nineveh_uk (nineveh_uk) wrote,

With fear and trembling

I await the publication of a fourth Jill Paton-Walsh Wimsey novel later this year. It has the less-than-inspiring title The Late Scholar; I don’t know whether the ‘Lord Peter Wimsey investigates’ bit on the cover reflects the fact that there are going to be more of these, or the fact that the cover was put together hastily to get it out in time for the Christmas market. Or possibly – and I’m almost certainly being generous here – it’s a more sophisticated reference to the contents of the book and Golden Age titles. Like The Attenbury Emeralds it’s being published in hardback, so they are evidently expecting reasonable sales, or gluttons for punishment like me to buy it regardless.

The publisher’s blurb is as follows:

A new murder mystery featuring Lord Peter Wimsey - now a Duke - and his wife Harriet Vane, set in an Oxford college in the 1950s.

Peter Wimsey is pleased to discover that along with a Dukedom he has inherited the duties of 'visitor' at an Oxford college. When the fellows appeal to him to resolve a dispute, he and Harriet set off happily to spend some time in Oxford.

But the dispute turns out to be embittered. The voting is evenly balanced between two passionate parties - evenly balanced, that is, until several of the fellows unexpectedly die. The Warden has a casting vote, but the Warden has disappeared.

And the causes of death of the deceased fellows bear an uncanny resemblance to the murder methods in Peter's past cases - methods that Harriet has used in her published novels.

Cue the Chords of Doom.

I tell myself that at least unlike TAE it won’t be hampered by attempting to shoehorn in every possible bit of related DLS apocrypha. On the other hand, it means the author’s on her own… We will see. Oxford is hardly an original setting and invites comparison. I fear it may also invite re-using characters from Gaudy Night. I can’t imagine why on earth any Oxford college would want a random duke as a Visitor* - perhaps to ensure they were as ineffective as possible. I can’t help feeling that instead of Peter coming to sort things out, it would have been a lot more entertaining had the college had to appeal to Gerald (or the erstwhile Viscount Saint-George). And why** would any murderer with half a brain decide to murder according to methods that have already been solved and lead the perpetrator to the gallows? Unless these were Peter's duds and Harriet has consoled him by pioneering a murder mystery sub-genre in which the reader never finds out whodunit, so no nervous breakdowns are required.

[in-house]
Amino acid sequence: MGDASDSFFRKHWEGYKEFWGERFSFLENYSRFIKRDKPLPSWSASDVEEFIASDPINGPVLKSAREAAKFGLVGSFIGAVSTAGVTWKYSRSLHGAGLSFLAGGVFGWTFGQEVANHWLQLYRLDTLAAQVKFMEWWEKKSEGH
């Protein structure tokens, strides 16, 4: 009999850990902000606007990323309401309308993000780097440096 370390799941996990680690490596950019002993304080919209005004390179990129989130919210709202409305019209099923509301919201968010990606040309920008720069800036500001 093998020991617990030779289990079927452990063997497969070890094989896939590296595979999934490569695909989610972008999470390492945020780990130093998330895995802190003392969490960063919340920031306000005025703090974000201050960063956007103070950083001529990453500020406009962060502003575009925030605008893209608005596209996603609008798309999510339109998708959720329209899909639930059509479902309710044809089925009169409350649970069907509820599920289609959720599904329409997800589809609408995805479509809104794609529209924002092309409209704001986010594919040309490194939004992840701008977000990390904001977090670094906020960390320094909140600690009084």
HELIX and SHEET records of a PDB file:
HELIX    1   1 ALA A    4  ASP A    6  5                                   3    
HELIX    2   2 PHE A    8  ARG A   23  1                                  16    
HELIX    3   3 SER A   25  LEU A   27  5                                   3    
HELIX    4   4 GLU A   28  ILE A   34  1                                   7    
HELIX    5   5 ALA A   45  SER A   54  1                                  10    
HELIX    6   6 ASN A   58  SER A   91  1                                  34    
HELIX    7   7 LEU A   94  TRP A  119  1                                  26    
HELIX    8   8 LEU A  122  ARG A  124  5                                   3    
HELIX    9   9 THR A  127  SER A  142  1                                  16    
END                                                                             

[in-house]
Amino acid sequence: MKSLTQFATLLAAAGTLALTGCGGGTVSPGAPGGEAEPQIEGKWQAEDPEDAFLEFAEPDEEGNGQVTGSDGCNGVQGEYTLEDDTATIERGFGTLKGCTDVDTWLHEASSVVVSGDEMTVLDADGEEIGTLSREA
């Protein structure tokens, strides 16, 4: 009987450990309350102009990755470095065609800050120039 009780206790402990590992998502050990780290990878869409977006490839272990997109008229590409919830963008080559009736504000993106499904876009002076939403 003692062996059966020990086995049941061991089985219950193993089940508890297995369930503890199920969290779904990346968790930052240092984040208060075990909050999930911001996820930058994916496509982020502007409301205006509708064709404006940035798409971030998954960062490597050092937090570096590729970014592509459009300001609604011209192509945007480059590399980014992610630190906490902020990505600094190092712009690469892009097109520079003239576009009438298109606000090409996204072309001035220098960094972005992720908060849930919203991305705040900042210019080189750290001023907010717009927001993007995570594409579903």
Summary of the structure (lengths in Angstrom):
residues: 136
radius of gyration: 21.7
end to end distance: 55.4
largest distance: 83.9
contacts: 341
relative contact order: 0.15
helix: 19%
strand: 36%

It comes out in December. Consider my reading and reviewing it an early Christmas present.

*Not a concept easy to Google.

**oh why
Tags: books, dls, fandom
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